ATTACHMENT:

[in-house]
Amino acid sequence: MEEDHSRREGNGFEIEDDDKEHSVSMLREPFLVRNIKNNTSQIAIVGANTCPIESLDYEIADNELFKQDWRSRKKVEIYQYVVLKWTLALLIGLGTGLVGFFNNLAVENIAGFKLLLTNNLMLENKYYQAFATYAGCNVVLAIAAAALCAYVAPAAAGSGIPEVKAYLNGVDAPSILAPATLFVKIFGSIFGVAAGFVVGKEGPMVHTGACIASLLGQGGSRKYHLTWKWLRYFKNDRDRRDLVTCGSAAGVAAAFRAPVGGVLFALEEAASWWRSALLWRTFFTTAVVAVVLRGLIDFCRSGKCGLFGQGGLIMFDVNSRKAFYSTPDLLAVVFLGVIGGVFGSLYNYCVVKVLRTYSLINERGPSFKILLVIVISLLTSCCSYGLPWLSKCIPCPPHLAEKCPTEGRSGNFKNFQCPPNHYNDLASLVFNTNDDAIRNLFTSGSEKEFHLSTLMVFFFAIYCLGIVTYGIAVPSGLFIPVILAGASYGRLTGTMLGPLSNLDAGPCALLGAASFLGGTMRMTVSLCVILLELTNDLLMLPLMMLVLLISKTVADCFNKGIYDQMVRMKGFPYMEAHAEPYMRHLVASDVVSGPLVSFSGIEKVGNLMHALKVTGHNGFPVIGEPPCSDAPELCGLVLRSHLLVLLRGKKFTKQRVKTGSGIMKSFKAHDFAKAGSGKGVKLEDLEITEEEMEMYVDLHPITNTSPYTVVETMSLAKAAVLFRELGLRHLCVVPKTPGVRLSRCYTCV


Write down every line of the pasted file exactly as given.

[in-house]
Amino acid sequence: MEEDHSRREGNGFEIEDDDKEHSVSMLREPFLVRNIKNNTSQIAIVGANTCPIESLDYEIADNELFKQDWRSRKKVEIYQYVVLKWTLALLIGLGTGLVGFFNNLAVENIAGFKLLLTNNLMLENKYYQAFATYAGCNVVLAIAAAALCAYVAPAAAGSGIPEVKAYLNGVDAPSILAPATLFVKIFGSIFGVAAGFVVGKEGPMVHTGACIASLLGQGGSRKYHLTWKWLRYFKNDRDRRDLVTCGSAAGVAAAFRAPVGGVLFALEEAASWWRSALLWRTFFTTAVVAVVLRGLIDFCRSGKCGLFGQGGLIMFDVNSRKAFYSTPDLLAVVFLGVIGGVFGSLYNYCVVKVLRTYSLINERGPSFKILLVIVISLLTSCCSYGLPWLSKCIPCPPHLAEKCPTEGRSGNFKNFQCPPNHYNDLASLVFNTNDDAIRNLFTSGSEKEFHLSTLMVFFFAIYCLGIVTYGIAVPSGLFIPVILAGASYGRLTGTMLGPLSNLDAGPCALLGAASFLGGTMRMTVSLCVILLELTNDLLMLPLMMLVLLISKTVADCFNKGIYDQMVRMKGFPYMEAHAEPYMRHLVASDVVSGPLVSFSGIEKVGNLMHALKVTGHNGFPVIGEPPCSDAPELCGLVLRSHLLVLLRGKKFTKQRVKTGSGIMKSFKAHDFAKAGSGKGVKLEDLEITEEEMEMYVDLHPITNTSPYTVVETMSLAKAAVLFRELGLRHLCVVPKTPGVRLSRCYTCV